Maybe through necessity, the Yezidi have always been a closed and secretive people. “Those Outside” can’t convert. They consider themselves to be oldest nation on earth, a nation forged in that first pact with Shaitan in the garden; no one knows for sure how old their religion is, but we do know it’s one of the oldest in the world, much older than Judiasm, for example.
“I allow everyone to follow the dictates of his own nature, but he that opposes me will regret it sorely,” says Shaitan in one of the Yezidi’s revealed Holy Books. His symbol is fire, fire that can illuminate as well as burn; he’s responsible for giving mankind knowledge and free will, and in an intriguing twist on the familiar Garden of Eden story, he initiates Adam with a different forbidden fruit: “God commanded Gabriel to escort Adam into Paradise, and to tell him that he could eat from all the trees, but not of wheat. Here Adam remained for a hundred years … Melek Tawus visited Adam and said, ‘Have you eaten of the grain?’ He answered, ‘No, God forbade me.’ Melek Taus replied and said, ‘Eat of the grain and all shall go better with thee.’”
Every wheat species domesticated in ancient European and Asian agriculture descended from a common ancestor, “einkorn” wheat, which is indigenous to the ancestral Yezidi heartlands, which puts the small detail of Shaitan giving Adam knowledge by introducing him to grain rather than apples in an intriguing light – could it be an ancestral memory of the time when humans first started farming?
Not only are the Yezidi heartlands the home of wheat, in the part of the world where agriculture began, they’re also in the part of the Middle East where the myth of the Garden of Eden most likely comes from. Here too, the world’s oldest temple by many thousands of years was recently discovered: Gobekli Tepe, a complex of stone circles that had been deliberately buried under an artificial hill for some unknown reason 12,000 years ago. 12,000 years! Just imagine it – that’s three times further back in time from Stonehenge than Stonehenge is from us. This temple is so old, its builders didn’t have metal or writing, or farming. They were still nomadic hunter-gatherers. It is covered with carvings of snakes and bird-gods.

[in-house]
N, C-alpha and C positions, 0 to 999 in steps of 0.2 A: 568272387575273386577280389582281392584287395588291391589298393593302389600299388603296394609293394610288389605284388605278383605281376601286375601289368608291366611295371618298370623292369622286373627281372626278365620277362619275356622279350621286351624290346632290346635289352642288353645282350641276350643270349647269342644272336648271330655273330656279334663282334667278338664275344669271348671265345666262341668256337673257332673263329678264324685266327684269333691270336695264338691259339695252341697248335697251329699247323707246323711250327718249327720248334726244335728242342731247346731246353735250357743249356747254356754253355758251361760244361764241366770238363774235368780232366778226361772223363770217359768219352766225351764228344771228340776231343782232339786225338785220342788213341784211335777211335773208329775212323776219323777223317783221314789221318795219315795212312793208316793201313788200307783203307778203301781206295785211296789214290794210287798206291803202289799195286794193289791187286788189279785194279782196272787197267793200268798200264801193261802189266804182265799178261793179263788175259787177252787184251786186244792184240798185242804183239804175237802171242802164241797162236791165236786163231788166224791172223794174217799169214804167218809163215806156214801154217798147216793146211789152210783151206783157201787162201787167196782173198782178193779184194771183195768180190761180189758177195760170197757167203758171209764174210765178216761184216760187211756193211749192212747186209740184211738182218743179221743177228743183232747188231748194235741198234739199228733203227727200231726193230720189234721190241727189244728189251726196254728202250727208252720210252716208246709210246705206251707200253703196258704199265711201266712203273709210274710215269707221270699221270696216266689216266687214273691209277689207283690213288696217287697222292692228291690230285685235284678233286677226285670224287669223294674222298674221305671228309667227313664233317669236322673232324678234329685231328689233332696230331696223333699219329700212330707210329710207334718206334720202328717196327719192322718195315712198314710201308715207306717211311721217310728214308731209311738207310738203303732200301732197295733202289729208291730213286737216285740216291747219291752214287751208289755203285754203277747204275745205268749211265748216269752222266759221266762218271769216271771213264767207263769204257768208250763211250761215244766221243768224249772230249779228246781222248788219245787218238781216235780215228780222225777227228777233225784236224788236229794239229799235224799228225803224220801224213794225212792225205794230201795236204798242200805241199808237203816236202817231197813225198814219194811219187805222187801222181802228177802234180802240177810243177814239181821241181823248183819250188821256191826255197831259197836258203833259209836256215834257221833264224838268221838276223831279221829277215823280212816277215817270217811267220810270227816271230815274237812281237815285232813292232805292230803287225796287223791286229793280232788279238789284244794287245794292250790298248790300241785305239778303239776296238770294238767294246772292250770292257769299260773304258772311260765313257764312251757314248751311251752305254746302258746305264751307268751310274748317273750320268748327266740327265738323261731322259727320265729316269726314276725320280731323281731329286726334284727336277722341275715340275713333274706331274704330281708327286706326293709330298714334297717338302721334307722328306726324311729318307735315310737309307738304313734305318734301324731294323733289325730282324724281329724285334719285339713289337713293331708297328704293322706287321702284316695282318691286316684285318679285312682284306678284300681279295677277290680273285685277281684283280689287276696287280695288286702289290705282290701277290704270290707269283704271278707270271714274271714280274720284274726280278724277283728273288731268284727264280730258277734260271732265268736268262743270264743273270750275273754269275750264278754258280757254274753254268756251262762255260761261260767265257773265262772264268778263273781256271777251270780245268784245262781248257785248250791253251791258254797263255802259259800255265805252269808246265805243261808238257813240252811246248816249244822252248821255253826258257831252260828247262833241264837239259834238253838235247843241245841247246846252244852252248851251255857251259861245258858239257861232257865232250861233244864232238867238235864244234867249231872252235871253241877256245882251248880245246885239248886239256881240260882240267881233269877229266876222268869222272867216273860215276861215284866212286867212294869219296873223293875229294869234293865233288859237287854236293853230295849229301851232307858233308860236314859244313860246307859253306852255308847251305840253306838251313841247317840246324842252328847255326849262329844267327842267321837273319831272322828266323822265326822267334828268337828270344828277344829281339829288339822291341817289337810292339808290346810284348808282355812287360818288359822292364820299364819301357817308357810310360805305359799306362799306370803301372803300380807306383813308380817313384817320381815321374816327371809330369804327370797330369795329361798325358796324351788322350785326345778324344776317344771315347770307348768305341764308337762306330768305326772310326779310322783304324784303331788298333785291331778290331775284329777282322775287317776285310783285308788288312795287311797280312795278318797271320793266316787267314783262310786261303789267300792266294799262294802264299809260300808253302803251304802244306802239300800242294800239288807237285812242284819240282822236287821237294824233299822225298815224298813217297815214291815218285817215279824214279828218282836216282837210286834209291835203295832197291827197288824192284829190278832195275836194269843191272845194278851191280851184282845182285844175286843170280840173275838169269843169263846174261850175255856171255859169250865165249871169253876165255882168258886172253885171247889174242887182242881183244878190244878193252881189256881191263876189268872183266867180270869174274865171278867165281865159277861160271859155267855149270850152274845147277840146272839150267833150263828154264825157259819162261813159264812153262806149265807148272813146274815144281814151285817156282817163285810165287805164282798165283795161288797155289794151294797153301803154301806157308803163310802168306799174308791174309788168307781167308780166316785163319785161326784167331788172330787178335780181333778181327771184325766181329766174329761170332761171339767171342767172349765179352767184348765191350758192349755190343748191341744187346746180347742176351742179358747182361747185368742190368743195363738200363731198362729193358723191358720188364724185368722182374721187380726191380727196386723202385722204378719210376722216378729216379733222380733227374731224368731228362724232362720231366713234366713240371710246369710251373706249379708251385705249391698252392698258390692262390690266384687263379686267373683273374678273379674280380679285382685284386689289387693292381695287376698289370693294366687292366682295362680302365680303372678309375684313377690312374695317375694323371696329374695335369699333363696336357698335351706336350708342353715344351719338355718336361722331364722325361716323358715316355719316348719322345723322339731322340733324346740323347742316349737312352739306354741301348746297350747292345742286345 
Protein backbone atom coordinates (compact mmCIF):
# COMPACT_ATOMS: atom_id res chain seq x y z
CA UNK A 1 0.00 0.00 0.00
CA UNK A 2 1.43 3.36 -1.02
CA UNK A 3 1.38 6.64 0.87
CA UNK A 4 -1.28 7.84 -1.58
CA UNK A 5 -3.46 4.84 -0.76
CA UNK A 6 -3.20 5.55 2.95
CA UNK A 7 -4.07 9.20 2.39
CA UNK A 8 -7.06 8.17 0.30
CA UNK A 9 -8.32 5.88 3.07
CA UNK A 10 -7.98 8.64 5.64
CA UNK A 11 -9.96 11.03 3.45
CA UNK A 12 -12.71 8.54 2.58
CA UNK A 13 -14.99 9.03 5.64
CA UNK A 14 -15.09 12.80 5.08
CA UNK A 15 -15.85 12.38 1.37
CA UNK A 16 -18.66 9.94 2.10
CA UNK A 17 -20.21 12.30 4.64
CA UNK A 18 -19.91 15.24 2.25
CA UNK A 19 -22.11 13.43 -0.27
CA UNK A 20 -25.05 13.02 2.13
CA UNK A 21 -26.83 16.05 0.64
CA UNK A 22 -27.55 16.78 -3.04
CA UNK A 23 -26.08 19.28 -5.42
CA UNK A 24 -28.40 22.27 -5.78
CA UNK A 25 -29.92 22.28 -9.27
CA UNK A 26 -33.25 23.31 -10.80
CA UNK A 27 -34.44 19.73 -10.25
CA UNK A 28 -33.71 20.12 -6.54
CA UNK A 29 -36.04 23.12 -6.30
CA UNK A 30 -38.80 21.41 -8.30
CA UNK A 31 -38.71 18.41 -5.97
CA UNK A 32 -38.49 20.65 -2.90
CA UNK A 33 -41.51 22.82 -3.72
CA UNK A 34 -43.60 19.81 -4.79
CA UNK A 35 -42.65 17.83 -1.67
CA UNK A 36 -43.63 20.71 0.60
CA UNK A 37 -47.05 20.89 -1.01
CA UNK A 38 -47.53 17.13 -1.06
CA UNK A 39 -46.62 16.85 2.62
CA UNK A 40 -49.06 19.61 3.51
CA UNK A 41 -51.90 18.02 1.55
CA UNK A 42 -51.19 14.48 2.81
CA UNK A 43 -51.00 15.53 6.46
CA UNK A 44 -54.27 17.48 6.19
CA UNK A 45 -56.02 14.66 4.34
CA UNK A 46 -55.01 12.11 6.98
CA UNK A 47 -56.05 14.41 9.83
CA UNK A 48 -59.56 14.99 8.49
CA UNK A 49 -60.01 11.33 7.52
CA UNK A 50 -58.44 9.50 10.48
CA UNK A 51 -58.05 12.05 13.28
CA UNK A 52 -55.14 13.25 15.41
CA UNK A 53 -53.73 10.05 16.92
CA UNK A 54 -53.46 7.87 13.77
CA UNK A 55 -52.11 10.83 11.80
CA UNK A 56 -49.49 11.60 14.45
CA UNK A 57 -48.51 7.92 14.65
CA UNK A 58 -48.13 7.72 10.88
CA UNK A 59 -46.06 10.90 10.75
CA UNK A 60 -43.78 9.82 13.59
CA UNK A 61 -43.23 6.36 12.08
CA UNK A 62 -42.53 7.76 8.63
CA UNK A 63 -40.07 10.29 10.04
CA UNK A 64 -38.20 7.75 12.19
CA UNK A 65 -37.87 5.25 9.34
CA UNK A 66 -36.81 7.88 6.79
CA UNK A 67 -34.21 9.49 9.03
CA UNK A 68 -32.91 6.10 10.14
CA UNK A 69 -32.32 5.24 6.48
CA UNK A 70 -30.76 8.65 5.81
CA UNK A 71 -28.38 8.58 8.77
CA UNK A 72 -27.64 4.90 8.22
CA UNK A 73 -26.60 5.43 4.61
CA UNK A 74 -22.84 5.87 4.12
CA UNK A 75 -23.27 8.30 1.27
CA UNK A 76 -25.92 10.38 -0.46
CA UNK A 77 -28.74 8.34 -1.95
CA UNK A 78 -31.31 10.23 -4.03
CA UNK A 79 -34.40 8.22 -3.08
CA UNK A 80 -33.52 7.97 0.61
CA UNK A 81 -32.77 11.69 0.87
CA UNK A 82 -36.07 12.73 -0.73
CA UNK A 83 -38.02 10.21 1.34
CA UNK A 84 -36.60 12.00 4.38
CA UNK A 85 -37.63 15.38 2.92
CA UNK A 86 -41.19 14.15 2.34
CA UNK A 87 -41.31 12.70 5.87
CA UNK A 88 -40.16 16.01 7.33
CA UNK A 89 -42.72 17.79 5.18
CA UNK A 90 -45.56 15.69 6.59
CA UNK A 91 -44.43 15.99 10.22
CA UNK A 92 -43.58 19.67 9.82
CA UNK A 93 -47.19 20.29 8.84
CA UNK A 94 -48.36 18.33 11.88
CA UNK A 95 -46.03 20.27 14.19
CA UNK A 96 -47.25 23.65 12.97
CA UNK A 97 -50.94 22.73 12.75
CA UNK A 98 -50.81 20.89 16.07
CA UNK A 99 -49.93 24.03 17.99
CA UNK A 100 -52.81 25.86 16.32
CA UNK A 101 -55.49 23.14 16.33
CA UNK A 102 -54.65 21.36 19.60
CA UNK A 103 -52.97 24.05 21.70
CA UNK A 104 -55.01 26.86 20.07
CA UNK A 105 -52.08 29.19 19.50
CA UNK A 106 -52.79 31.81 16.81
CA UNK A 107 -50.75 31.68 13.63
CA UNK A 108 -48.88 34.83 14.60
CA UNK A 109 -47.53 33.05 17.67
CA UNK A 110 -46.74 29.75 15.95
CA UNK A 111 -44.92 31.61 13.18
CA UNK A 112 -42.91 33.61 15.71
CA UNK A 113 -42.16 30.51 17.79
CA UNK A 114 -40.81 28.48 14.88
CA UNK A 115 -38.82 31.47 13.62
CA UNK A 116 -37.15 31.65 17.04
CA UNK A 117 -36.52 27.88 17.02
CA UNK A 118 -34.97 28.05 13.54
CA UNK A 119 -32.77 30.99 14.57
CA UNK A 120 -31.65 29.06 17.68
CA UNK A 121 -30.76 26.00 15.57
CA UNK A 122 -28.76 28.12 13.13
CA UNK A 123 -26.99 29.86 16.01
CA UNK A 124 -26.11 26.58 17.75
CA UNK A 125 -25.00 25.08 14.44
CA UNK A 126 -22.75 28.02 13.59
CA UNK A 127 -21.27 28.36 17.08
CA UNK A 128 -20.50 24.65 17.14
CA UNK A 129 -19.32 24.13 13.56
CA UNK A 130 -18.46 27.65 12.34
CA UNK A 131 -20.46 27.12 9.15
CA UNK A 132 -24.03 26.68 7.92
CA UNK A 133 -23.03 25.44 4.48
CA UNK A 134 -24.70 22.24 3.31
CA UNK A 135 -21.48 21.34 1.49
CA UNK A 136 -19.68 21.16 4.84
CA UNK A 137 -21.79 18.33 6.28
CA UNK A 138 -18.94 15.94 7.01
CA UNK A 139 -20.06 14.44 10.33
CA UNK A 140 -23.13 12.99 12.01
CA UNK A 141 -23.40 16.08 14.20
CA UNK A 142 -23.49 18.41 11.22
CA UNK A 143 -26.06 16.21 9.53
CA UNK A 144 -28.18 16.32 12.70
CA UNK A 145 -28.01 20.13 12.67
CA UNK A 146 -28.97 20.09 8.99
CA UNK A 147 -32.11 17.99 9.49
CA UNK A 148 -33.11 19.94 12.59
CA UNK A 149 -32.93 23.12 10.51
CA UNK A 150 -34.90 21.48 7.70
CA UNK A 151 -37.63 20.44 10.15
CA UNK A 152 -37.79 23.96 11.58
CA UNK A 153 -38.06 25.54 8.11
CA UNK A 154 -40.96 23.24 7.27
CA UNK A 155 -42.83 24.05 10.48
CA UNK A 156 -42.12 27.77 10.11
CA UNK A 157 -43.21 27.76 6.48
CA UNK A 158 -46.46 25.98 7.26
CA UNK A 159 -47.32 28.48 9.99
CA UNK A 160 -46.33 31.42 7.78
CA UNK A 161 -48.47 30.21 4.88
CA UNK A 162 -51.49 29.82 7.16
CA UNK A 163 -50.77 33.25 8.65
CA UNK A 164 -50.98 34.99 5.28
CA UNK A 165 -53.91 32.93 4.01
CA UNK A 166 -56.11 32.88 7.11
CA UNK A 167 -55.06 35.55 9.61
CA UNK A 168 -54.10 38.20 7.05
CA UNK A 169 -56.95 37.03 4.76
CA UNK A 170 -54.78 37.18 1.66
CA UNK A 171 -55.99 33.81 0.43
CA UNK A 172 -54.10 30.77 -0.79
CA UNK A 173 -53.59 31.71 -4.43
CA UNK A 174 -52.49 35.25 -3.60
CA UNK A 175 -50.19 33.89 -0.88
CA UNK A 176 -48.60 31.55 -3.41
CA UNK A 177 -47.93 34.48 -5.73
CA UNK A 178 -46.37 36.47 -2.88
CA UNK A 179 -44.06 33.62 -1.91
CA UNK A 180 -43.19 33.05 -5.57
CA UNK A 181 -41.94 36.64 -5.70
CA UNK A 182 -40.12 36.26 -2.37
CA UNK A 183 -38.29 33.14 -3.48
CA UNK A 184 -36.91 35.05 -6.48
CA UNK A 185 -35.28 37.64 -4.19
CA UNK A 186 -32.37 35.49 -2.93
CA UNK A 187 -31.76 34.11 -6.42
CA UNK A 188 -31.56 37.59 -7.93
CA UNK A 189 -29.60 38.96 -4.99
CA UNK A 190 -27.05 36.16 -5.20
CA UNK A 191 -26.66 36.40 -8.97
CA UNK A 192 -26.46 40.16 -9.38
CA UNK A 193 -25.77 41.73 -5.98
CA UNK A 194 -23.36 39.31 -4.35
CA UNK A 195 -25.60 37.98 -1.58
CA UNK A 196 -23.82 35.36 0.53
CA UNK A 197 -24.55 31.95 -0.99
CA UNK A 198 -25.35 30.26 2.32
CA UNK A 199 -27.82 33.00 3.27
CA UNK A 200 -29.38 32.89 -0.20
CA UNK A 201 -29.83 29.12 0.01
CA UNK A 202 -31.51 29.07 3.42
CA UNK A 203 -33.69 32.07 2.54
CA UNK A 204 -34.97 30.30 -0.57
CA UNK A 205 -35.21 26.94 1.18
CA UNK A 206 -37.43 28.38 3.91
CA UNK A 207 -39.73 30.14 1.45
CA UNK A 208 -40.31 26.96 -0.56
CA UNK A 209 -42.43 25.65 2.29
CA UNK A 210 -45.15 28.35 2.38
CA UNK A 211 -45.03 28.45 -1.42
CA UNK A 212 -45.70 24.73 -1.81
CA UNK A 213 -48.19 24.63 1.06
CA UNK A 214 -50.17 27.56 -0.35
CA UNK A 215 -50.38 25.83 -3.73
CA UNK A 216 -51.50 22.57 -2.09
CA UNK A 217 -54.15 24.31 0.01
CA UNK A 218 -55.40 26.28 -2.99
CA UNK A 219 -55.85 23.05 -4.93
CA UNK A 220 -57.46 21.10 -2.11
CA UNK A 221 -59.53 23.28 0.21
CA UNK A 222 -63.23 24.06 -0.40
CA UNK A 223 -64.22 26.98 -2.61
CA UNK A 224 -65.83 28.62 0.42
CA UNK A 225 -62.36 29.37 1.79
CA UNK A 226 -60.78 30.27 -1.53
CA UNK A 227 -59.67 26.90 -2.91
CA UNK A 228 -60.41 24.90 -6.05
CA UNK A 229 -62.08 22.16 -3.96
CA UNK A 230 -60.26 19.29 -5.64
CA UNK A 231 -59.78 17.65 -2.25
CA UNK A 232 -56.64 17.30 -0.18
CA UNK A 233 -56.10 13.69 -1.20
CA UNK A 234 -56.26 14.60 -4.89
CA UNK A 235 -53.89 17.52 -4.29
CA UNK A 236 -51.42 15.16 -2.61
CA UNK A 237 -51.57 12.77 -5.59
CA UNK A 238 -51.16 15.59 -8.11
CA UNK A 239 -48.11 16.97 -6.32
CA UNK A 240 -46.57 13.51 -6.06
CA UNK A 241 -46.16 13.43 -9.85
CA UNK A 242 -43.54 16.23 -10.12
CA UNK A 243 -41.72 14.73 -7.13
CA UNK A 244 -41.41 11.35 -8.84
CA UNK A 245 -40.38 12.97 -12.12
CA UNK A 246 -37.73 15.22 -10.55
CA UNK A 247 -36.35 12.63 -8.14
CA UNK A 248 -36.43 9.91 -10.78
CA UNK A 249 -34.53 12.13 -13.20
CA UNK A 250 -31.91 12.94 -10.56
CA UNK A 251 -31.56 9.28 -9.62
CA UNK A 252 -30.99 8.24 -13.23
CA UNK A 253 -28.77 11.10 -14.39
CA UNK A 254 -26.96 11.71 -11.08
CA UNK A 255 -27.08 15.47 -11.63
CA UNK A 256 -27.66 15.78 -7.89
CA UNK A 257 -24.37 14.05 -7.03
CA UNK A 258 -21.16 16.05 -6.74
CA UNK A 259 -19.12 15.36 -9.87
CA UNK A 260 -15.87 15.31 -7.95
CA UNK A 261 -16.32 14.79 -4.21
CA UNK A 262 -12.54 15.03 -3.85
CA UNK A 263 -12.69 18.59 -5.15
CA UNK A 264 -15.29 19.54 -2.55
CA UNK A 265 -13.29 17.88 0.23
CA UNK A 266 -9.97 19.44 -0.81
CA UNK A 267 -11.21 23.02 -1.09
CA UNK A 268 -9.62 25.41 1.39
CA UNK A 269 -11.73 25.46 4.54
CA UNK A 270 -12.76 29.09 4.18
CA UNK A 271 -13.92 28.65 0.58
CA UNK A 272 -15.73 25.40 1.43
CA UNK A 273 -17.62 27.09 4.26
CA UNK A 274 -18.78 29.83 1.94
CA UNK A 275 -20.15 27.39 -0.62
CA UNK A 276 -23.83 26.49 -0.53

… so the Yazidis are descended from the original inhabitants of the garden of Eden and worship a bird-god called Satan, who brought mankind out of the Stone Age with the forbidden fruit of agriculture … I wonder about this impossible story, stranded in my flat with all this time on my hands, wonder about this Peacock Angel whose symbol is fire that can illuminate as well as burn, and I wish I could leave the flat and go to Ramzi’s kebab house, sit by the flames of the ocakbaşi grill as the smoke and heat keeps the moustachioed chefs sweating over skewers of quail and sweetmeats, raising a dew on my forehead as I look on, watching the sweltering spectacle while I wait for my food … the charcoal-blackened edges of the meat with that burned carbon taste that carries over into the sweet, singed onions, into the thick, spongey bread that heats on top of it all as it cooks, absorbing all that smoke, soaking up the exquisite fatty juices of the sweating flesh.
From where I’m sitting, staring out the window, craving one of Ramzi’s chicken shishes, with Melek Tawus guarding the hearth of the kebab house in this beach resort at the end of late capitalism, we’re all under the sign of the Peacock Angel, he’s been watching over Man since his Fall, a slow motion Fall over the last 12,000 years, ever since we domesticated wheat in Stone Age times, the Original Sin, the beginning of the end … from that day all the way down to this one, this pandemic caused by industrial food production passing pathogens from bats to pangolins to humans, the ball has been rolling towards us becoming the planet’s Sixth Great Extinction, the next asteroid to hit the Earth, ever since Shaitan gave us wheat and started civilisation in the process, the Fall of Man.